FIRST ON FOX: The House Transportation and Infrastructure Committee is planning out congressional oversight of the massive train derailment in East Palestine, Ohio, in order to 'fully understand the facts,' beginning with a 'bipartisan briefing' Friday.
On Feb. 3, 50 cars on a Norfolk Southern Railroad train derailed, leading to a large release of toxic chemicals and endangering the surrounding community.
'I have spoken to the transportation agencies involved, including the National Transportation Safety Board (NTSB) and Department of Transportation (DOT) as well as Norfolk Southern,' Transportation and Infrastructure Chairman Sam Graves, R-Mo., told Fox News Digital on Thursday.
'Railroads Subcommittee Chairman [Troy] Nehls [R-Texas] is visiting the accident site in East Palestine, and the committee is planning a bipartisan briefing for House members to provide the latest information we have,' he continued.
'The NTSB’s accident investigation continues, so instead of speculating about all the potential factors, I want to fully understand the facts involved. When we have the facts, Congress can consider what next steps may be necessary,' said Graves.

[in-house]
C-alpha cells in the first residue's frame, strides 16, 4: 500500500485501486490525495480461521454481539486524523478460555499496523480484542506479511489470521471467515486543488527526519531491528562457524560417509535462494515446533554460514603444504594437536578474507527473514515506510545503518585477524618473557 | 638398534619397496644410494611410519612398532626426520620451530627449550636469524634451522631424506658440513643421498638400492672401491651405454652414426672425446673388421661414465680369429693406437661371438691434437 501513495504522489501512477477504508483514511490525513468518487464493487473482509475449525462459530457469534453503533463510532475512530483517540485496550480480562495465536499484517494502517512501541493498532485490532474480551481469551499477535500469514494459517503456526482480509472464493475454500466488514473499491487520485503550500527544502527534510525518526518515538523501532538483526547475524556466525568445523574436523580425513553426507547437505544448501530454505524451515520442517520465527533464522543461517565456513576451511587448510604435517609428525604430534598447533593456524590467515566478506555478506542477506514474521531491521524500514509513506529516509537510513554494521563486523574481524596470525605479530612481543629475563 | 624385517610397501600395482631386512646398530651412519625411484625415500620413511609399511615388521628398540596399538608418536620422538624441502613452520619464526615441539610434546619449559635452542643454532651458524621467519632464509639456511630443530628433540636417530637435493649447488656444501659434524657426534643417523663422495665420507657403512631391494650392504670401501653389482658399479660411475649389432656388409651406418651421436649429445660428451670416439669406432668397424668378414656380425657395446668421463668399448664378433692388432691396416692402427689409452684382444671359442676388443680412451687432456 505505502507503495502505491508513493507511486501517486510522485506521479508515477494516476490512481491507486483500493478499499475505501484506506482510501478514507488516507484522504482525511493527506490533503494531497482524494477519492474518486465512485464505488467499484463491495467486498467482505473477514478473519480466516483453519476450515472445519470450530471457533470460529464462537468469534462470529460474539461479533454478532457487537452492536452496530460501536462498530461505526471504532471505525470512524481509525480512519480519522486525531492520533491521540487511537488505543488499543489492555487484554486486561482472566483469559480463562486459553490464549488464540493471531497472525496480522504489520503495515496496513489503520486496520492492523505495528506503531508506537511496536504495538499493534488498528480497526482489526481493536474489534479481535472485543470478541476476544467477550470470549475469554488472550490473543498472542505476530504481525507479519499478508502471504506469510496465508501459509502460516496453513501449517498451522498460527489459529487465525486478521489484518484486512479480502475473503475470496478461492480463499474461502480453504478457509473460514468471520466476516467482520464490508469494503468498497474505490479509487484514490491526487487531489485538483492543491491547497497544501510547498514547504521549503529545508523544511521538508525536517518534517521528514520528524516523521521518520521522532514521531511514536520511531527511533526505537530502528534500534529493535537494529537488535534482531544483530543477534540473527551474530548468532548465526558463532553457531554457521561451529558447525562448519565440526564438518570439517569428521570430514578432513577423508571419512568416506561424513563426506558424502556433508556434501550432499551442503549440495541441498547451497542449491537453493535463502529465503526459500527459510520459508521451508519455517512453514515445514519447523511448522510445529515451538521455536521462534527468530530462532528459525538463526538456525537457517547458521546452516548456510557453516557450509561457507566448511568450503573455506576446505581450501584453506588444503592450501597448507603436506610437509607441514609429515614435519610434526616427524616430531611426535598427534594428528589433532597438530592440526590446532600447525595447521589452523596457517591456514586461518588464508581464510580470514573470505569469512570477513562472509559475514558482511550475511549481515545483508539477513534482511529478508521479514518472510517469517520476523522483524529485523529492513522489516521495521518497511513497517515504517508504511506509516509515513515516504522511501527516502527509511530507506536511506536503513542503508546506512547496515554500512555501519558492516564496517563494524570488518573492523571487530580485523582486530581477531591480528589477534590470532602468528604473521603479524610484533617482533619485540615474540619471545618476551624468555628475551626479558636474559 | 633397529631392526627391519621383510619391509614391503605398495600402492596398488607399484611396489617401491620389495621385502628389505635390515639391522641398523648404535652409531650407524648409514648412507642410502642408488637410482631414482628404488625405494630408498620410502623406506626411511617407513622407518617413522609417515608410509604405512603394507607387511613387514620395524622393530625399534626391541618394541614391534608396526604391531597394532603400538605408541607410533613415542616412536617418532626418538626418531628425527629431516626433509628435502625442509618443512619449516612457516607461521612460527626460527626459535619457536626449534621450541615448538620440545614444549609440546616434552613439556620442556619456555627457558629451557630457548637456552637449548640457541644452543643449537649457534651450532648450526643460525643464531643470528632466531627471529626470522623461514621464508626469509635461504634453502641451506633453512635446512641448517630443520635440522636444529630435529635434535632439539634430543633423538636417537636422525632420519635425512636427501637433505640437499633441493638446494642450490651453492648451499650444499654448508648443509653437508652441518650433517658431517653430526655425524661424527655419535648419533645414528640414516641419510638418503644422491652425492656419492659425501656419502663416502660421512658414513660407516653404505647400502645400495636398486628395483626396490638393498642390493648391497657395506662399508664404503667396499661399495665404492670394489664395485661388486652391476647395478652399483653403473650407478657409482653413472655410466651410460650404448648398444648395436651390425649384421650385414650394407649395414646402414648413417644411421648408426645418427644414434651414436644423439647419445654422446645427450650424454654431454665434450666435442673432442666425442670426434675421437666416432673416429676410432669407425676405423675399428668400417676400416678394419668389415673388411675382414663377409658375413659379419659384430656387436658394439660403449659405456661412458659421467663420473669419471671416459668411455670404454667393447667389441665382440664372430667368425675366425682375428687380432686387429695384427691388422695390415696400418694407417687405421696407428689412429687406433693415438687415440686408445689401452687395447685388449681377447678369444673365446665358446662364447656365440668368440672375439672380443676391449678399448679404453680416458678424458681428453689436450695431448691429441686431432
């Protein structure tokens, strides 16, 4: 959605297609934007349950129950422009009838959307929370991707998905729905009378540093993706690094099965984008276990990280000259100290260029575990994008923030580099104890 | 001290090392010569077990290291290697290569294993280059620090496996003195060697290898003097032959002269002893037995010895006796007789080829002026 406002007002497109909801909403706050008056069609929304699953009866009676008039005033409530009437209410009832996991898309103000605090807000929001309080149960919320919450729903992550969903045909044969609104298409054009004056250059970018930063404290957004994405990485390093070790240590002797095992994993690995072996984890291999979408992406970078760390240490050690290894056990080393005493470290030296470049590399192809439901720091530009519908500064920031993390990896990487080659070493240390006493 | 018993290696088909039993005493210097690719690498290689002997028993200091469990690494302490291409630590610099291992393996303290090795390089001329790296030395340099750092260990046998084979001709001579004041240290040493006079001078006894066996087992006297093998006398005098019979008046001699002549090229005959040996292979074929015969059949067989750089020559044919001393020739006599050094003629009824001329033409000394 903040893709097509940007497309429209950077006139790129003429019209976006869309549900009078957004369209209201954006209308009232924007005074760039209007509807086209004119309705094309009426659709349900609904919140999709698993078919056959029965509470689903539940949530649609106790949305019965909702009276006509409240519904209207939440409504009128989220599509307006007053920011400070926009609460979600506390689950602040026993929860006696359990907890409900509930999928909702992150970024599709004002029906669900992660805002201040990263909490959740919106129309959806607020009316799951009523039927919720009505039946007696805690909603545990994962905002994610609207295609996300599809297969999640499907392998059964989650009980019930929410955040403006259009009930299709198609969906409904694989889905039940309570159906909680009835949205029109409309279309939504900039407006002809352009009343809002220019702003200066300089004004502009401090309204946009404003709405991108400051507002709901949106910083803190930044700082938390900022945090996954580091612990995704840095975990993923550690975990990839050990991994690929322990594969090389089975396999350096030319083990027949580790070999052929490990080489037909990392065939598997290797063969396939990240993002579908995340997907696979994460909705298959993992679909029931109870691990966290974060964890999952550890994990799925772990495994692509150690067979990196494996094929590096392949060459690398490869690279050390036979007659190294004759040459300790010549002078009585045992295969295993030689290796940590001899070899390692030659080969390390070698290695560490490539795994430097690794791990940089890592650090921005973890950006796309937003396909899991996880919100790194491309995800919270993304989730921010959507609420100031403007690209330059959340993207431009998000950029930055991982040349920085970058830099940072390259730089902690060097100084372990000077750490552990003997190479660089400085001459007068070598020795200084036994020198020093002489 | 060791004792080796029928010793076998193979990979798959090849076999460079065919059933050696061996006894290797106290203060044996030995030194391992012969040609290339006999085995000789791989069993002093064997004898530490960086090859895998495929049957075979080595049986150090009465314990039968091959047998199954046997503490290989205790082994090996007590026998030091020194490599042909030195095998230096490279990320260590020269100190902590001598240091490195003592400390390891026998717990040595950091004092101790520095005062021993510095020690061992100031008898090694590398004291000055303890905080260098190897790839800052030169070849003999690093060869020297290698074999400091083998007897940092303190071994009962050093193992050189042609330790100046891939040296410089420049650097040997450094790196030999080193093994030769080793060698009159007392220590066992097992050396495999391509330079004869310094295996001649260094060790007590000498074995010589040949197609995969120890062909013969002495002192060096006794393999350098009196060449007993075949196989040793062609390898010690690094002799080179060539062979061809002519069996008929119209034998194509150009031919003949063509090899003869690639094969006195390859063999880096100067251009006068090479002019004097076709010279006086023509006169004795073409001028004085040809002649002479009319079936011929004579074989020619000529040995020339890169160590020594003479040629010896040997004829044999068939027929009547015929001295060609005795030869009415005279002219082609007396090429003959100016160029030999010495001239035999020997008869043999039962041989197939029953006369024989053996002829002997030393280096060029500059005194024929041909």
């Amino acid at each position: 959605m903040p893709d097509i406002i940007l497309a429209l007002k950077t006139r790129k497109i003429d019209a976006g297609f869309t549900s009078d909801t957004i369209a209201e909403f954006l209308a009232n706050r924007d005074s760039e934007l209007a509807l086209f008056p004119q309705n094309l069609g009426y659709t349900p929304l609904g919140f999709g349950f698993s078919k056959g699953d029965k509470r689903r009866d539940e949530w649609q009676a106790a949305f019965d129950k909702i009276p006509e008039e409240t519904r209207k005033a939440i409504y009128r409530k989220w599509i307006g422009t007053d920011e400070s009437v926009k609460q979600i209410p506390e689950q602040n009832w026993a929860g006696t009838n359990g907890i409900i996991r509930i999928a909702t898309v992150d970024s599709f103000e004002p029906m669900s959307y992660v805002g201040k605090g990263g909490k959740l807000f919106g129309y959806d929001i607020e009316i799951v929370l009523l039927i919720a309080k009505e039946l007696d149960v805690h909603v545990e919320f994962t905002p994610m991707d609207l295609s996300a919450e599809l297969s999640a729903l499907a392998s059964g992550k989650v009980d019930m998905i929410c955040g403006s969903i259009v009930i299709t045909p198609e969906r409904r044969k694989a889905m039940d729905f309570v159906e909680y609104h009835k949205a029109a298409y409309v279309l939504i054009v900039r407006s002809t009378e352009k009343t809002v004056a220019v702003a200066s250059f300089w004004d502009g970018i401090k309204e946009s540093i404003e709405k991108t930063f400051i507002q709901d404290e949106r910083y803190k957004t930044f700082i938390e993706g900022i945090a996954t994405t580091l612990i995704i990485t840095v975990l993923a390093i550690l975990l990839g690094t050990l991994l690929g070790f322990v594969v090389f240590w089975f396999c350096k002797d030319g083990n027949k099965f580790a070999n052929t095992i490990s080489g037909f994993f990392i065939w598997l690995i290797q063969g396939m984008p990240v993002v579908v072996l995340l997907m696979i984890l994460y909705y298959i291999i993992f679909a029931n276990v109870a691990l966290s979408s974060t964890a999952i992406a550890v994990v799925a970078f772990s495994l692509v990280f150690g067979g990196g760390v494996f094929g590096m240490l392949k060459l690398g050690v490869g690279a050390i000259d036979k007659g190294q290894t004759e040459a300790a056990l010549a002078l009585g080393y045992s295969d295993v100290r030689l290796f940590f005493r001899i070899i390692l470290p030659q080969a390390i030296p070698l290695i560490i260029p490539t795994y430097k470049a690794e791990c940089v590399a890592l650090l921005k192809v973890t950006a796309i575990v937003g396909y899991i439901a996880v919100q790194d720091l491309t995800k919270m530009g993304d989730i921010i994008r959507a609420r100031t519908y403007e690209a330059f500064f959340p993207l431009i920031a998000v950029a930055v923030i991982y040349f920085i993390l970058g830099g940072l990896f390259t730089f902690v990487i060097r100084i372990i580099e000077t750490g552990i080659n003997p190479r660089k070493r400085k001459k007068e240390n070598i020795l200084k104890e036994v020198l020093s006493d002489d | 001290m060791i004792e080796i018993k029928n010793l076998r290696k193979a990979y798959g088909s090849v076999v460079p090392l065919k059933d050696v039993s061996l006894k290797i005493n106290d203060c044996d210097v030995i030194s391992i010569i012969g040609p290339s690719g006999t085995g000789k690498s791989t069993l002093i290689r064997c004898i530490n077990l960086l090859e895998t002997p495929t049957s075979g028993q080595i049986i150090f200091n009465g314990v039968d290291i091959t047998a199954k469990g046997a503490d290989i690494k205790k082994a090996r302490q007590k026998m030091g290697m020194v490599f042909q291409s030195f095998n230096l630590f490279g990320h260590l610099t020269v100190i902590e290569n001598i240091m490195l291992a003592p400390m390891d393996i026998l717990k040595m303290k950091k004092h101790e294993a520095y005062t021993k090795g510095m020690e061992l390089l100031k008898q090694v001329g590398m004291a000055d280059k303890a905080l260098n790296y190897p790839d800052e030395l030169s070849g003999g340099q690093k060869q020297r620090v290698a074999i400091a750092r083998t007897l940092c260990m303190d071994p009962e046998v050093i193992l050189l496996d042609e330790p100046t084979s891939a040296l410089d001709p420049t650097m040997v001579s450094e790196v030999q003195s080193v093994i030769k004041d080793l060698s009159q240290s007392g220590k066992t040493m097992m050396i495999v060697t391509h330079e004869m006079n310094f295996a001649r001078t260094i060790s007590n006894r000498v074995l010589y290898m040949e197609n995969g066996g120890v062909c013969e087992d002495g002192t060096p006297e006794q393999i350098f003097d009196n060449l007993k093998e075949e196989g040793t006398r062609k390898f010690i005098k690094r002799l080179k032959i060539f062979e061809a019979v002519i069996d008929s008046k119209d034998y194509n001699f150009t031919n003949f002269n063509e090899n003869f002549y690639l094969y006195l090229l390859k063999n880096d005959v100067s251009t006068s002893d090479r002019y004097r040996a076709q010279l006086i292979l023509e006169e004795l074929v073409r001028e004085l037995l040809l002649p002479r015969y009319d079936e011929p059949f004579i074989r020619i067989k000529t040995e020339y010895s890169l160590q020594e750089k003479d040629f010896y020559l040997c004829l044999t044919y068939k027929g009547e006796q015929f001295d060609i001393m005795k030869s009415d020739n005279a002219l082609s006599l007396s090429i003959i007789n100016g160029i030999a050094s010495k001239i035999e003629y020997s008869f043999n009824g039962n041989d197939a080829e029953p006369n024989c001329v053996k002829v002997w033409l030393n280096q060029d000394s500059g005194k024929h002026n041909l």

A committee aide told Fox News Digital that the briefing will be held Friday and that the committee's planned oversight includes 'continued fact-gathering and evaluation,' keeping members informed and using that information to determine what 'next steps' may be necessary.
The Federal Emergency Management Agency (FEMA) told Ohio's state government that it was not eligible for disaster assistance to help the community recover from the toxic spill, Dan Tierney, a spokesperson for Gov. Mike DeWine, told Fox News Digital on Thursday.
'The DeWine Administration has been in daily contact with FEMA to discuss the need for federal support, however FEMA continues to tell Governor DeWine that Ohio is not eligible for assistance at this time,' DeWine's office said in a statement earlier in the day. 'Governor DeWine will continue working with FEMA to determine what assistance can be provided.'
Norfolk Southern has offered financial compensation to locals who were displaced and has worked with the Environmental Protection Agency and state officials to conduct air safety tests. Health officials have assured the public that tests have shown the area is safe.
However, JD Vance, the freshman senator from Ohio, challenged EPA Administrator Michael Regan to drink the tap water in East Palestine.
'If the EPA Administrator wants to stand here and tell people that the tap water is safe … they should be willing to drink it,' he said Thursday.
Fox News' Thomas Catennaci contributed to this report.